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Earth Sense: Storm formation results from heat on ground, moisture in air
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Watching a thunderstorm build up is interesting, provided you do it from a safe distance.

At first, the sky fills with friendly looking puffy clouds. In the heat of the afternoon, they get increasingly bulky. Bubbles of white expand upward as the air rises.

Soon there’s a dark margin around the cloud bottoms where they are shading the sunlight. At the top, towerlike structures develop.

The storm that’s forming may now be some 20,000 feet tall. The cloud base gets broader.

As the system keeps growing, the top of the thunderstorm cloud is dragged apart by the wind, taking the shape of a baseball hat. At this point, thunder is probably heard, and rain starts falling.

Soon, a full-blown thunderstorm with heavy downpours is in progress.

The physical process is harder to understand than it is to watch. The initial energy that made the early cotton-ball structures expand was heat from the ground.

Pilots of gliders (motorless airplanes) seek them out because air rising underneath provides lift for the plane. By circling around growing storm clouds, a glider can stay aloft for a long time.

Inside the cloud, water vapor, which is water in its invisible gaseous form, turns into liquid. That’s because the air cools as it rises, and loses its ability to hold all the vapor as a high-energy gas.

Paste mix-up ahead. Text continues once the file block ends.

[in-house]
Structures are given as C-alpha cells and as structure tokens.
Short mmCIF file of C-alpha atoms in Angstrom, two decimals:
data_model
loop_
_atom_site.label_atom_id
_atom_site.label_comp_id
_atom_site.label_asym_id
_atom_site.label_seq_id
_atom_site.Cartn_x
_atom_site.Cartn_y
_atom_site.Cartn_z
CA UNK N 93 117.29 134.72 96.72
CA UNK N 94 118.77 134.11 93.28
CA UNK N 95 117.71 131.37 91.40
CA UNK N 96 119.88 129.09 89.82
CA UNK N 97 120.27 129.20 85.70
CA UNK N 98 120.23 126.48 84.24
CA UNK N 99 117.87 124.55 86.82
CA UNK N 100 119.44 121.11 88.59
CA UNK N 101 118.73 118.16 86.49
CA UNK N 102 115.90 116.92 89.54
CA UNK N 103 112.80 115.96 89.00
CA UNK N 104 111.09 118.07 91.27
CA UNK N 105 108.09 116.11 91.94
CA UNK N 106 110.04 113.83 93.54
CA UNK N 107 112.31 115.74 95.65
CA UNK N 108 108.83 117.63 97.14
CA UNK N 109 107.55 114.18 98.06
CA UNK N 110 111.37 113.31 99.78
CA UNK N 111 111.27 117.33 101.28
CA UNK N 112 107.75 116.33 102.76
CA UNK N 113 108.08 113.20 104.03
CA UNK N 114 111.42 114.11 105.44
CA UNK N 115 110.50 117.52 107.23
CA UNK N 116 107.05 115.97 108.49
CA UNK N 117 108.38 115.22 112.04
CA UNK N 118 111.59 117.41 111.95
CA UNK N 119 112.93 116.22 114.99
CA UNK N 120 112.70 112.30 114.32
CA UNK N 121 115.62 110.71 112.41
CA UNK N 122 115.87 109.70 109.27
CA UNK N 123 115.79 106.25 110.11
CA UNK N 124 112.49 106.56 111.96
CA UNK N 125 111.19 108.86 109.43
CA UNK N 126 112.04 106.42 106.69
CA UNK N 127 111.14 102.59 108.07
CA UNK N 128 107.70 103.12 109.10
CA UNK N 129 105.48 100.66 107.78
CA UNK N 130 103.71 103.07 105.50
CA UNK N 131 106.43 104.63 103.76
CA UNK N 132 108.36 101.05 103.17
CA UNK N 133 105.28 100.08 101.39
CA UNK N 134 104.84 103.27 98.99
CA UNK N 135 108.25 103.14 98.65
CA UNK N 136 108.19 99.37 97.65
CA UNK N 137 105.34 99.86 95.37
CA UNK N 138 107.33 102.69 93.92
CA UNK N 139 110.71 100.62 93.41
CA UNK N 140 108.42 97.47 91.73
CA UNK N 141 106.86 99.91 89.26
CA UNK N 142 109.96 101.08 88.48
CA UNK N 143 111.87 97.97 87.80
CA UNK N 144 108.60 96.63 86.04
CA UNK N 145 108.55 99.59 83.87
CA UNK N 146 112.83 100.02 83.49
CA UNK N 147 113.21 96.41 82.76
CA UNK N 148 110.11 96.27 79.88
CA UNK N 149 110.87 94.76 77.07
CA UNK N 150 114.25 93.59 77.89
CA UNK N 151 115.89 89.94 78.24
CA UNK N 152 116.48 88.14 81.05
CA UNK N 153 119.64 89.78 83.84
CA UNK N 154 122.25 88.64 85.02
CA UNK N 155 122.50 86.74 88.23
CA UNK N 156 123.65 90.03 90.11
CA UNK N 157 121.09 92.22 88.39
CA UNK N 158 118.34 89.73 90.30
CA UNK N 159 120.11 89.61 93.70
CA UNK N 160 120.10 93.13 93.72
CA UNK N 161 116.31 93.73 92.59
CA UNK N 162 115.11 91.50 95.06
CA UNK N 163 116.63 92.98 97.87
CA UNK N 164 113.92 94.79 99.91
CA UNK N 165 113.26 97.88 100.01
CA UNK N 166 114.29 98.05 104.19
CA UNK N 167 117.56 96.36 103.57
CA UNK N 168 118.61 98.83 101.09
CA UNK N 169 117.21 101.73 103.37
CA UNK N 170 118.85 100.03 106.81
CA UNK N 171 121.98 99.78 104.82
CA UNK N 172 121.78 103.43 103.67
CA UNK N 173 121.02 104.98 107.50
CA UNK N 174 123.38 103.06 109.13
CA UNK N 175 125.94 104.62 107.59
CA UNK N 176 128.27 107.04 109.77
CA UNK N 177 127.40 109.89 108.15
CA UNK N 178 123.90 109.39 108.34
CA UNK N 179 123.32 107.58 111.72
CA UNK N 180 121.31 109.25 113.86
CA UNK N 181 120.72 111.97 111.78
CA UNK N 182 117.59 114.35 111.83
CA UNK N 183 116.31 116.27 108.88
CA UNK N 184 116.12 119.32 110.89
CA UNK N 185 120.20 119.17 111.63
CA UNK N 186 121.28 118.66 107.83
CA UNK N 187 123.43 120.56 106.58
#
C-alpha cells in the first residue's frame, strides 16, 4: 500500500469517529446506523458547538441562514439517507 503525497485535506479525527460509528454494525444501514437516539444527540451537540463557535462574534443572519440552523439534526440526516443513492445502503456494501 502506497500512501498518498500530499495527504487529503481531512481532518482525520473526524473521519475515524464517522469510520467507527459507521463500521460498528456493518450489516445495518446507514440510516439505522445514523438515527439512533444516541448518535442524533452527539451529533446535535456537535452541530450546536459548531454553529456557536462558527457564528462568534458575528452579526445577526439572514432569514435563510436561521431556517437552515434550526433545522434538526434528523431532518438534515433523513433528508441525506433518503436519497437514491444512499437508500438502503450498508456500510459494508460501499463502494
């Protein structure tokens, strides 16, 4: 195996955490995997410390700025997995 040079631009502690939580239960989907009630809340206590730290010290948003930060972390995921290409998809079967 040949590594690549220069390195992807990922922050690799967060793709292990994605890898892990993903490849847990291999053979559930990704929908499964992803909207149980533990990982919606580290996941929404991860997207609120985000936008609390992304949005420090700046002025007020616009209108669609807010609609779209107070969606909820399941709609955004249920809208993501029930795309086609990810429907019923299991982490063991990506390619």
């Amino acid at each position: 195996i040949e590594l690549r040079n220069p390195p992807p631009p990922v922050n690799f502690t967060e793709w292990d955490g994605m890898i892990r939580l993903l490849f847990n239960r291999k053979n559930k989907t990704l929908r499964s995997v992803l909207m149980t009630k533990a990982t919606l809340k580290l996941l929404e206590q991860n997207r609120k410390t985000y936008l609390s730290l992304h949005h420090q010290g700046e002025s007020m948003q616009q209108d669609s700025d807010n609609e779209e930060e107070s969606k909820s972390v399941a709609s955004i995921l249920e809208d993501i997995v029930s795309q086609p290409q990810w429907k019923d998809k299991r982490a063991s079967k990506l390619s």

But heat cannot be “destroyed.” It can only be transferred. So the energy that was stored in the water vapor comes back into the air as heat energy.

It’s like having a credit card that pays a rebate on every dollar you spend, giving back a certain amount of what was expended. This “energy rebate” in the form of heat makes the air rise faster.

In turn, more condensation occurs, and more energy is released by the water vapor. More droplets form, building the highly visible towers that make up the storm cloud.

When the water droplets are packed so densely that they collide, they combine to form raindrops. Very strong heat release inside the cloud takes its top to great heights, reaching 7 or 8 miles up in the most severe storms. Raindrops developing at such height fall with great speed, producing strong downpours.

Overall, it’s heat from the ground that started the process, but the bulk of the energy comes from the moisture contained in the air. 

Rudi Kiefer, Ph.D., is a professor of physical science and director of sustainability at Brenau University.

 

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